Increasingly, debates about religious symbols in the public space are reformulated as human rights questions and put before national and international judges. Particularly in the area of education, legitimate interests are manifold and often collide. Children’s educational and religious rights, parental liberties vis-à-vis their children, religious traditions, state obligations in the area of public school education, the state neutrality principle, and the professional rights and duties of teachers are all principles that may warrant priority attention. Each from their own discipline and perspective––ranging from legal (human rights) scholars, (legal) philosophers, political scientists, comparative law scholars, and country-specific legal experts––these experts contribute to the question of whether in the present-day pluralist state there is room for state symbolism (e.g. crucifixes in classroom) or personal religious signs (e.g. cross necklaces or kirpans) or attire (e.g. kippahs or headscarves) in the public school classroom.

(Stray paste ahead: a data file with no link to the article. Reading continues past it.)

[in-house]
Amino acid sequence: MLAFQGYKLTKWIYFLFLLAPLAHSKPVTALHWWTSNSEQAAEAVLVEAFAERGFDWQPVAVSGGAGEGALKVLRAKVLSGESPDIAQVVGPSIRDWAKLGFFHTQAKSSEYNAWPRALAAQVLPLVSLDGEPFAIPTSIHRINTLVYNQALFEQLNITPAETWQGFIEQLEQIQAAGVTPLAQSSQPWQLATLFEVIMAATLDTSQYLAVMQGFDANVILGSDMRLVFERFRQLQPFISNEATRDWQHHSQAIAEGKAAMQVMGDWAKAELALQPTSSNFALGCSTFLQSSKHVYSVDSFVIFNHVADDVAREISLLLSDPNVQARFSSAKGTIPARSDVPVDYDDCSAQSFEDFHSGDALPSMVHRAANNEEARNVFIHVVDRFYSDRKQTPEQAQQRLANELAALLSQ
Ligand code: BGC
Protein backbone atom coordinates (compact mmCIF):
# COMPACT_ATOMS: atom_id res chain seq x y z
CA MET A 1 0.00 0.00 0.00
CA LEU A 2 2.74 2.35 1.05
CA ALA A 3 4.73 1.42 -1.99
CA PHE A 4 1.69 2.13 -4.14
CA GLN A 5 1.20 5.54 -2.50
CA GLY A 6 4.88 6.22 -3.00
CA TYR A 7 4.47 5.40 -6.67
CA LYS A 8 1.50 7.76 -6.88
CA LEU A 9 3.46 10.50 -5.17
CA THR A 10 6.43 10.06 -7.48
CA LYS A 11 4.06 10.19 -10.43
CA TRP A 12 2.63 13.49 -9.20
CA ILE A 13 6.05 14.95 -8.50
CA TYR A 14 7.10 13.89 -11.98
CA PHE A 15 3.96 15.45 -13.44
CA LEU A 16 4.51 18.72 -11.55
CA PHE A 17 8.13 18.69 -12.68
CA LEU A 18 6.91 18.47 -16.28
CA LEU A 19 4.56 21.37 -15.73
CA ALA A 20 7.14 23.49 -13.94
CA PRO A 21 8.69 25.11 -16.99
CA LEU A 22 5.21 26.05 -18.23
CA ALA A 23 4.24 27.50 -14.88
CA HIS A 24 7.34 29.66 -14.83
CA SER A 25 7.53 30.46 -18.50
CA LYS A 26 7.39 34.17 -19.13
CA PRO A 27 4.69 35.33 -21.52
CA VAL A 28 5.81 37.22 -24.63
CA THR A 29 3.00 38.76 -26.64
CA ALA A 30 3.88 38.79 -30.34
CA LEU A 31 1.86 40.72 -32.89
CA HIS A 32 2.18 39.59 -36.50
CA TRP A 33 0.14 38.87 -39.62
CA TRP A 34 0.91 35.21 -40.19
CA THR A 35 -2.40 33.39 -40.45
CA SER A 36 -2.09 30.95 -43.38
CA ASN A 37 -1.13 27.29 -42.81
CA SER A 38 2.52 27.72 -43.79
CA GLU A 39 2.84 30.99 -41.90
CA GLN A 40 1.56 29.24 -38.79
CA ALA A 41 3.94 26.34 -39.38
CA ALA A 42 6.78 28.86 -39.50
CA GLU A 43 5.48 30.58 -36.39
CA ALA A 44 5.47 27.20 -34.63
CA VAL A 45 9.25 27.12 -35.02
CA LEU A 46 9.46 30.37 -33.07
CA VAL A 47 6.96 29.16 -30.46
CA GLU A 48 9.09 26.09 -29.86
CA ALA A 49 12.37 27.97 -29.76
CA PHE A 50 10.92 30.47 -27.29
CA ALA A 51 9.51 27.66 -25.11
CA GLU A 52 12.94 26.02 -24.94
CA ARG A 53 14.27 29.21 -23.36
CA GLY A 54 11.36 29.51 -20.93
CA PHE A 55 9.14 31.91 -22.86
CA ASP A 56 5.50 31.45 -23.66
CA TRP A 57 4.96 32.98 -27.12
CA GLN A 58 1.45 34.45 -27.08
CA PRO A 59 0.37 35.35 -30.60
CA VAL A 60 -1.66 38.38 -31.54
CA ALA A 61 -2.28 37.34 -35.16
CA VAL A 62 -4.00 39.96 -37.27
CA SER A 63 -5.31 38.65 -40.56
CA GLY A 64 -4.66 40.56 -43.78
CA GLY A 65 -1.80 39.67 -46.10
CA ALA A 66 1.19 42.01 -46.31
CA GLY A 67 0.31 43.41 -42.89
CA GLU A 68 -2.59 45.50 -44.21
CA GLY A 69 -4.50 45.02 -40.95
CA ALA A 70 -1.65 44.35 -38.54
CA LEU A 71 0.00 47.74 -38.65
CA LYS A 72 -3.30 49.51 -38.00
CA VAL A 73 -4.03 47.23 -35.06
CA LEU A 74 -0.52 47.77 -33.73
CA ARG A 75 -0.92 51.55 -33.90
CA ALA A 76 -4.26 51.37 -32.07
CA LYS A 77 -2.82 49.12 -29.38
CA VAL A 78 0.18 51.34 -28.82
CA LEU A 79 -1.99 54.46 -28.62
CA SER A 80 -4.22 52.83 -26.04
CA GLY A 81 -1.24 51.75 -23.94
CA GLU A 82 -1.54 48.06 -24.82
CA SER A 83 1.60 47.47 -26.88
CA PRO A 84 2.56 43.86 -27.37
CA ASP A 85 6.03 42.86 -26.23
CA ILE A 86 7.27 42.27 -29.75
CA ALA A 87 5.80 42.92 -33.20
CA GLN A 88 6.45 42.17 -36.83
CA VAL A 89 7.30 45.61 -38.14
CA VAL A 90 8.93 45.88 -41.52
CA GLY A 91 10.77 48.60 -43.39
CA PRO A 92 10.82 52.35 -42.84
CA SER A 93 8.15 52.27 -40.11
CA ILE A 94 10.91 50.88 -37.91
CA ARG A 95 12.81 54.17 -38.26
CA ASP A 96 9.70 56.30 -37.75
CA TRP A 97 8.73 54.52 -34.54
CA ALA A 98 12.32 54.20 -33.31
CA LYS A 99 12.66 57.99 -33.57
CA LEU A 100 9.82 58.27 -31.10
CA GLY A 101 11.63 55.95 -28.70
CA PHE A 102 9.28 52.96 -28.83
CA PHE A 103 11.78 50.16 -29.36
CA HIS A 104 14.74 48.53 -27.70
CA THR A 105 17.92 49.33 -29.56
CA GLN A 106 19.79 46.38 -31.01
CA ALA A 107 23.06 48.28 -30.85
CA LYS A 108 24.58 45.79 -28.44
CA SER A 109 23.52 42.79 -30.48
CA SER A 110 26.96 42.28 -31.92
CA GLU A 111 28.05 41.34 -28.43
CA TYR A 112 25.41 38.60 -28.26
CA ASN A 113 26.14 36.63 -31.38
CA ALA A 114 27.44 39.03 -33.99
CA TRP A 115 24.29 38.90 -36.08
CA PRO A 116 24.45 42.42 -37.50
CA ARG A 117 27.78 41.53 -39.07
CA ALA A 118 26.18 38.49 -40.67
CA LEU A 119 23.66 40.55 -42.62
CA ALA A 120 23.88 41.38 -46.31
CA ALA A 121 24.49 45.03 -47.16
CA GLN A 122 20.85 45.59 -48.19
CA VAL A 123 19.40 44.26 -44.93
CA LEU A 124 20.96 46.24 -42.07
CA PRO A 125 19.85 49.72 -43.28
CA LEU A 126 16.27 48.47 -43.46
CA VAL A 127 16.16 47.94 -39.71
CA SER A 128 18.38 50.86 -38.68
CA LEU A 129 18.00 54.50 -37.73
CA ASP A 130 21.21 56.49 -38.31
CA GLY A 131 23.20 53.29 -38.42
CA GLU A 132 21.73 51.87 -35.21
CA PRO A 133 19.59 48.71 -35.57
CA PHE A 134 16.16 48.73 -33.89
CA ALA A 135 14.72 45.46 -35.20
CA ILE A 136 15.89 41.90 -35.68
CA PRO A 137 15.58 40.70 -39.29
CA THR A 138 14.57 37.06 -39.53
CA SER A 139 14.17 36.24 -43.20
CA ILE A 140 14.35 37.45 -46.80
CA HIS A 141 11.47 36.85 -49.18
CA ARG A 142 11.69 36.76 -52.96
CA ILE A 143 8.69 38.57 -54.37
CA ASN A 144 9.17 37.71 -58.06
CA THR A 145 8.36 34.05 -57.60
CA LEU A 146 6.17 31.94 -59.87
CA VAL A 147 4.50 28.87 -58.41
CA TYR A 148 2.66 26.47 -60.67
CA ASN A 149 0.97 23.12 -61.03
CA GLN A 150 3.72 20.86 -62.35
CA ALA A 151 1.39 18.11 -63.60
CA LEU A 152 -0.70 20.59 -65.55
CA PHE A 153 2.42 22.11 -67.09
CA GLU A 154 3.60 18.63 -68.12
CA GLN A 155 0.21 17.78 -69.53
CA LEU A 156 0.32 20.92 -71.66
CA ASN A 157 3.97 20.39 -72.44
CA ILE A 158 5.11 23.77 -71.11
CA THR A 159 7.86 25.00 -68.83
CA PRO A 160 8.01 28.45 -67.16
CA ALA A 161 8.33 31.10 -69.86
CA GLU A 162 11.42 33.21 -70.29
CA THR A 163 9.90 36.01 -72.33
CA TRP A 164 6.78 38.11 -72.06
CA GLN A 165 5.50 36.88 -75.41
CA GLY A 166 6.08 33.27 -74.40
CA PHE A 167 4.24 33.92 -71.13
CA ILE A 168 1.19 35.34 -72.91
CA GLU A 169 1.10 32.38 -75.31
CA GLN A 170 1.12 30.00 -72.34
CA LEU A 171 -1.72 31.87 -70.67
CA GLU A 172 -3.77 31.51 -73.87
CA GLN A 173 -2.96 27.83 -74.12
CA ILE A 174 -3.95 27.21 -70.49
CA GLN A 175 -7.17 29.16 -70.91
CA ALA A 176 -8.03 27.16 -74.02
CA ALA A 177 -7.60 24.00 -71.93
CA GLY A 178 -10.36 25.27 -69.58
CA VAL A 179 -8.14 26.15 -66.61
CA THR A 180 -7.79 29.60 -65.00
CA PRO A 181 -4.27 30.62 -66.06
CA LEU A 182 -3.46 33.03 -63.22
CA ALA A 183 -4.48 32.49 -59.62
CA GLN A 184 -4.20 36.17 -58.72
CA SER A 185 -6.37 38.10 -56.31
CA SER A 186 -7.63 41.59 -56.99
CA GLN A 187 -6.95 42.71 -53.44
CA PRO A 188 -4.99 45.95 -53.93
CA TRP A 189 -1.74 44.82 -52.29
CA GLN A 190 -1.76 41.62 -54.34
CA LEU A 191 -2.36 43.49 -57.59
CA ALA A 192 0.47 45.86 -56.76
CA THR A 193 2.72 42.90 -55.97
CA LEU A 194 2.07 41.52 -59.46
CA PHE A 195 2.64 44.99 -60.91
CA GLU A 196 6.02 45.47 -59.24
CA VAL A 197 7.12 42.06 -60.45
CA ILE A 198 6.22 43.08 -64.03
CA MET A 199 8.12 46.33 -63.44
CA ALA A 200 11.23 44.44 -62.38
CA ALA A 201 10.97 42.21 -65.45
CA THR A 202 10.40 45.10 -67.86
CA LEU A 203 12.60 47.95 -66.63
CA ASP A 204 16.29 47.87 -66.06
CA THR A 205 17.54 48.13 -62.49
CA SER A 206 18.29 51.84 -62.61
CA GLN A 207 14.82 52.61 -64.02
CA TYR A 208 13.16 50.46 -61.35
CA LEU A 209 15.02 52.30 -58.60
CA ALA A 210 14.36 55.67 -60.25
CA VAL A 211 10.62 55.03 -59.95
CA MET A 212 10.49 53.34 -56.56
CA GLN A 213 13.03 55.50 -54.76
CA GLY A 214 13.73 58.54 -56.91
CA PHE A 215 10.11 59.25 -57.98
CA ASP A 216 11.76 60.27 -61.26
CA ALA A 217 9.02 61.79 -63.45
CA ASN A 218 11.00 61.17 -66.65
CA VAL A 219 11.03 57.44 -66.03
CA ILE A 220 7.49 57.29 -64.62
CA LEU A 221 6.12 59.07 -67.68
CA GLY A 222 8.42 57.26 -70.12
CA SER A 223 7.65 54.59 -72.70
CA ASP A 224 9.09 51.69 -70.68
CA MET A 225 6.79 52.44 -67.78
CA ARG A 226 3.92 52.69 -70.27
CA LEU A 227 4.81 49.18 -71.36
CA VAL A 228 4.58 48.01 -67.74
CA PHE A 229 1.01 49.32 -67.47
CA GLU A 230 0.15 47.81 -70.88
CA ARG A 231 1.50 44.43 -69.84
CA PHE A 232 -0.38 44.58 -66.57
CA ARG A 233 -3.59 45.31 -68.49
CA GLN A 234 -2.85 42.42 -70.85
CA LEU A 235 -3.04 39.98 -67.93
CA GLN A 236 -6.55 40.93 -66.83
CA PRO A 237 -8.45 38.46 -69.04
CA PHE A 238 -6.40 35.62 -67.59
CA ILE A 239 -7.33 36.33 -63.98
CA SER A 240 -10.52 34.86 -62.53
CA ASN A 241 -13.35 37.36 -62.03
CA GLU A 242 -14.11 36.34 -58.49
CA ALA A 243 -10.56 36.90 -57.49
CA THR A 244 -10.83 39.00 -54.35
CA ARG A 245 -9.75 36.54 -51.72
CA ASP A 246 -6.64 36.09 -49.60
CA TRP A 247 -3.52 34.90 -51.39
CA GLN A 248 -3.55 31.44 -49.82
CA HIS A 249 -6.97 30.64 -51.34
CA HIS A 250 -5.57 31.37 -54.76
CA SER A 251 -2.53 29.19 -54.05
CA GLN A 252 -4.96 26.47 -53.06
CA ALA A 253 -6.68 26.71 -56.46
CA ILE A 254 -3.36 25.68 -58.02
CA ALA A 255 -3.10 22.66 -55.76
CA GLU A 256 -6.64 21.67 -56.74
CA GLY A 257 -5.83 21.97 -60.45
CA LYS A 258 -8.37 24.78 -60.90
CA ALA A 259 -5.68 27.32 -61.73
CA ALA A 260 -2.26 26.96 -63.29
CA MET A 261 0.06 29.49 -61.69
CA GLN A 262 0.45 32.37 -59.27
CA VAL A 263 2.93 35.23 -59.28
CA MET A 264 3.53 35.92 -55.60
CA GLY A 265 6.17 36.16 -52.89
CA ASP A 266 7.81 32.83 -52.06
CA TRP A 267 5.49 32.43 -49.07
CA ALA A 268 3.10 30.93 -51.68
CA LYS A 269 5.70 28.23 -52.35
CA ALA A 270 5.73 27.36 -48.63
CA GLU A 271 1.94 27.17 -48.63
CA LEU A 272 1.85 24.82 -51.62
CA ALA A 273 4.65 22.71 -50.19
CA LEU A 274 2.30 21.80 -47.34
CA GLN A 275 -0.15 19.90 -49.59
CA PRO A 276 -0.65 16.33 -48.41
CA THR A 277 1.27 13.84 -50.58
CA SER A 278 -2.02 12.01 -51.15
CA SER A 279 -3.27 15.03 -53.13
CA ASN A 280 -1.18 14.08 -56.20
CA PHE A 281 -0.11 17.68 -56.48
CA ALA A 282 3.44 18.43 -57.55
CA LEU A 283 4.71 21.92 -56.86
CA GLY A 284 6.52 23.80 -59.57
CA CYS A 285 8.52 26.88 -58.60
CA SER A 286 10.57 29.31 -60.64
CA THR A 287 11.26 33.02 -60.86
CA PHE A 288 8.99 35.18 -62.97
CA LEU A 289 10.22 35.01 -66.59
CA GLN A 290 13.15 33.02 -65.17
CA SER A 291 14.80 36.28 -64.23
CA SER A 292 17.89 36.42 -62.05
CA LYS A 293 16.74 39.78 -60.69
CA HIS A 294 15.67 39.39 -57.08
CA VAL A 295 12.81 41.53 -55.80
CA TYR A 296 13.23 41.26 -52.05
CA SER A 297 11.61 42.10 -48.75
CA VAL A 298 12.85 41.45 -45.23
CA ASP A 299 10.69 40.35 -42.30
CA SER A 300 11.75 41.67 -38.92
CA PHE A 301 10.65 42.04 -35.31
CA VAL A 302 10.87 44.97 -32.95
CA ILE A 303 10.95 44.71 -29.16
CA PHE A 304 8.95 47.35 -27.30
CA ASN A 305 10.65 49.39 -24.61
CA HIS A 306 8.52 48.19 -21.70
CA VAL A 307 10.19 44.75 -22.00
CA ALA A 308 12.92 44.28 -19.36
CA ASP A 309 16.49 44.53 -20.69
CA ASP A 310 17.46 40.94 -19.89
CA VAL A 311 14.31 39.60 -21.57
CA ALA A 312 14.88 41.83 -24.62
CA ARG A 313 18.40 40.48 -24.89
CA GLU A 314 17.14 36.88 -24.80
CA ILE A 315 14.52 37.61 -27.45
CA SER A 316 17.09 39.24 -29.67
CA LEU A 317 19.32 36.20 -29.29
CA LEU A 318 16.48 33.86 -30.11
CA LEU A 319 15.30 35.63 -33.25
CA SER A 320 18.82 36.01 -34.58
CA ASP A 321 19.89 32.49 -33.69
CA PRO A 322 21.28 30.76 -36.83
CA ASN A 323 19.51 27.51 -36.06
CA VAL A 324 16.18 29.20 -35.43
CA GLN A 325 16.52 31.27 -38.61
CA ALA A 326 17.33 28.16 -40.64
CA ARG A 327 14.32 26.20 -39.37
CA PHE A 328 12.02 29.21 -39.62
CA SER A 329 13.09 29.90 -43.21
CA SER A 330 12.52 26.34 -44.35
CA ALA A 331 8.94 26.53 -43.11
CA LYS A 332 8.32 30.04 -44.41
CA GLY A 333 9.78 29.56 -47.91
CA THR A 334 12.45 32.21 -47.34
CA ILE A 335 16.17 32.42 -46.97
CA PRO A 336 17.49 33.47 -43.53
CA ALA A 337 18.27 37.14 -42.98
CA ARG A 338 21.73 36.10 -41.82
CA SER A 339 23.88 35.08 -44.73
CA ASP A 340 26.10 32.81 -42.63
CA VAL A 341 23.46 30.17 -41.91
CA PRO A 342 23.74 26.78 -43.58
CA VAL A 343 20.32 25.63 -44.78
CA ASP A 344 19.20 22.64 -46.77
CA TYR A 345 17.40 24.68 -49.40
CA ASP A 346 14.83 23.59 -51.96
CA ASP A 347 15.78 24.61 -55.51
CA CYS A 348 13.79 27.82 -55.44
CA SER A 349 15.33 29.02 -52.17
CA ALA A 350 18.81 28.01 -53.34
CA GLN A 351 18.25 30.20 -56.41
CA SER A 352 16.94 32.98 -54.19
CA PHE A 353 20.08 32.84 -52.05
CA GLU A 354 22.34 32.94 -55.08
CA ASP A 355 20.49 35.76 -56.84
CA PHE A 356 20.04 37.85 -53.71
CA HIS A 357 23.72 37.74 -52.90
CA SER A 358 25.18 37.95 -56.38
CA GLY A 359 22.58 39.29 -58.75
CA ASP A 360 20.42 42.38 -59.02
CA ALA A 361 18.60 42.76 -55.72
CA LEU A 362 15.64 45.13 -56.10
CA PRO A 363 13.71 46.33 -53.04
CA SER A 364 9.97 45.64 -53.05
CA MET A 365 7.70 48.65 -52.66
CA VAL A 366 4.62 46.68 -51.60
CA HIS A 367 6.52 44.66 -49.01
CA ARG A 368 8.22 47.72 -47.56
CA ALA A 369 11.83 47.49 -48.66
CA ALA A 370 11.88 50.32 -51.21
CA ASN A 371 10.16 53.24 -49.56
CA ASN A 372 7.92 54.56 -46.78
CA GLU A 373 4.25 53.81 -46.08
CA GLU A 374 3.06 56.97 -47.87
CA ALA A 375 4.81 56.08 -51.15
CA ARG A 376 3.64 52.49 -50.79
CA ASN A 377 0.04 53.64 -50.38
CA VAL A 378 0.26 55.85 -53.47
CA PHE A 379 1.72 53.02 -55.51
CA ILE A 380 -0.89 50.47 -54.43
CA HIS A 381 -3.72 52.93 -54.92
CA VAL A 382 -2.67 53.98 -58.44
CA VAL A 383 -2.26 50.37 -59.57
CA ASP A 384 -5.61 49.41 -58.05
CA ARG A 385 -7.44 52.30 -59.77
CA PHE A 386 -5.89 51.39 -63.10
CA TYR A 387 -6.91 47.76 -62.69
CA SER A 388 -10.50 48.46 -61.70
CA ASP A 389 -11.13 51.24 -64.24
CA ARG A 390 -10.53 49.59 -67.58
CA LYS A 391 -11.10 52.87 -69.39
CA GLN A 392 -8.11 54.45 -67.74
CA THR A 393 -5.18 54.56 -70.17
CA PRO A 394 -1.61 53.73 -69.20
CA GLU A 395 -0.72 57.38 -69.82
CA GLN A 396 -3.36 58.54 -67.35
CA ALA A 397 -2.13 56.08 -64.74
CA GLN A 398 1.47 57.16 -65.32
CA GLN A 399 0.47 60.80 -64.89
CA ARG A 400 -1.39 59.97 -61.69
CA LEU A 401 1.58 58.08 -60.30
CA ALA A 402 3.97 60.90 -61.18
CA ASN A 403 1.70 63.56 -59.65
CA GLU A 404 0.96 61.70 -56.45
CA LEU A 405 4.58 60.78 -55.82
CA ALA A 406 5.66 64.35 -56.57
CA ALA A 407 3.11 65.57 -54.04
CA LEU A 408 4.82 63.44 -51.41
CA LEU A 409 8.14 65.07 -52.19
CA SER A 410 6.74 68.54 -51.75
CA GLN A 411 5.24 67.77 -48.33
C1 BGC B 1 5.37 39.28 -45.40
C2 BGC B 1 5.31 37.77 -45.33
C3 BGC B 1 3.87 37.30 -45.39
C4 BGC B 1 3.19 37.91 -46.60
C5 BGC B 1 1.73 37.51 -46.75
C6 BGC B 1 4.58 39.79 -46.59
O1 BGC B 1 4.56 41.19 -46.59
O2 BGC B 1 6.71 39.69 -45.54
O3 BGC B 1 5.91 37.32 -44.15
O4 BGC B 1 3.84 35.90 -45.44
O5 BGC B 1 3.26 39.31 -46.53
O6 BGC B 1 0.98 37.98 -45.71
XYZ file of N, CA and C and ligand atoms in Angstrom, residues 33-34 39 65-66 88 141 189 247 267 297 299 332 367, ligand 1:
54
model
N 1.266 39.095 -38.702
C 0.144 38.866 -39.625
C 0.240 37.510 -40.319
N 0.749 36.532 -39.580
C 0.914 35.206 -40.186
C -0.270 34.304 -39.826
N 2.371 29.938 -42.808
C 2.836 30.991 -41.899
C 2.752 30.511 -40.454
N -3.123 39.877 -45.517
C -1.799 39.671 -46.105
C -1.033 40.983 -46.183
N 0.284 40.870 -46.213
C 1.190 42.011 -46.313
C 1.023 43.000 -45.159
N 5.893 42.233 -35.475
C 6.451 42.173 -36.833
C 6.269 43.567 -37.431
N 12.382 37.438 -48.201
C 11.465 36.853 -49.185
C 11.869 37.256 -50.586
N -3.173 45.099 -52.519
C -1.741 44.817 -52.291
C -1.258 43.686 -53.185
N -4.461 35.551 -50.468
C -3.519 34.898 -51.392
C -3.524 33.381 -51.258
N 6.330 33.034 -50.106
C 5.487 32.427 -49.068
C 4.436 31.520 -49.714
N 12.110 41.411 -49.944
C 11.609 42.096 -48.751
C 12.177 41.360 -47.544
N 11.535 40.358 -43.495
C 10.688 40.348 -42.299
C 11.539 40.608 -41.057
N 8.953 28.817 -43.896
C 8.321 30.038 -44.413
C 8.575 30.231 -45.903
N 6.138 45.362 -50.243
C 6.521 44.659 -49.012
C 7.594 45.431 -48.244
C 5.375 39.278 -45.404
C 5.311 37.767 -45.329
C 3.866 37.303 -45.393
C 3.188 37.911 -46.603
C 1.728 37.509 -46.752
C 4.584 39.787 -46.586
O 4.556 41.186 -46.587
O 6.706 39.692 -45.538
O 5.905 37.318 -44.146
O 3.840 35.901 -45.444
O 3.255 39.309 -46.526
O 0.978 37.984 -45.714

On June 22 in Rome, CLR co-hosted a conference, State-Sponsored Religious Displays in the US and Europe, with the Department of Law at Libera Università Maria SS. Assunta (LUMSA). Videos of the panels are now available below. Papers will appear in a forthcoming issue of the Journal of Catholic Legal Studies.
- Silvio Ferrari (Università di Milano – Facoltà di Giurisprudenza)
Session 1: Cultural or Religious? Understanding Symbols in Public Places
- Thomas C. Berg (U. of St. Thomas School of Law)
- Carlo Cardia (Università di Roma Tre – Facoltà di Giurisprudenza)
- Eduardo Gianfrancesco (LUMSA – Dipartimento di Giurisprudenza)
- Francesco Margiotta Broglio (Università di Firenze – Facoltà di Scienze Politiche)
Session 2: The Lautsi Case and the Margin of Appreciation
- Monica Lugato (LUMSA – Dipartimento di Giurisprudenza)
- Marc O. DeGirolami (St. John’s U. School of Law)
- W. Cole Durham, Jr. (Brigham Young U. Law School)
Session 3: State‐sponsored Religious Displays in Comparative Perspective
- Diarmuid F. O’Scannlain (U.S. Court of Appeals for the Ninth Circuit)
- Paolo Cavana (LUMSA – Dipartimento di Giurisprudenza)
- Mark L. Movsesian (St. John’s U. School of Law)
- Sophie C. van Bijsterveld (Tilburg U. School of Humanities)
Posted in CLR News, Marc O. DeGirolami, Mark L. Movsesian, Scholarship Roundup
Tagged Church-State Relations, Comparative Law and Religion, Conferences, Faculty Appearances, Italy, Lautsi v Italy, Religion in Europe, Religious Symbols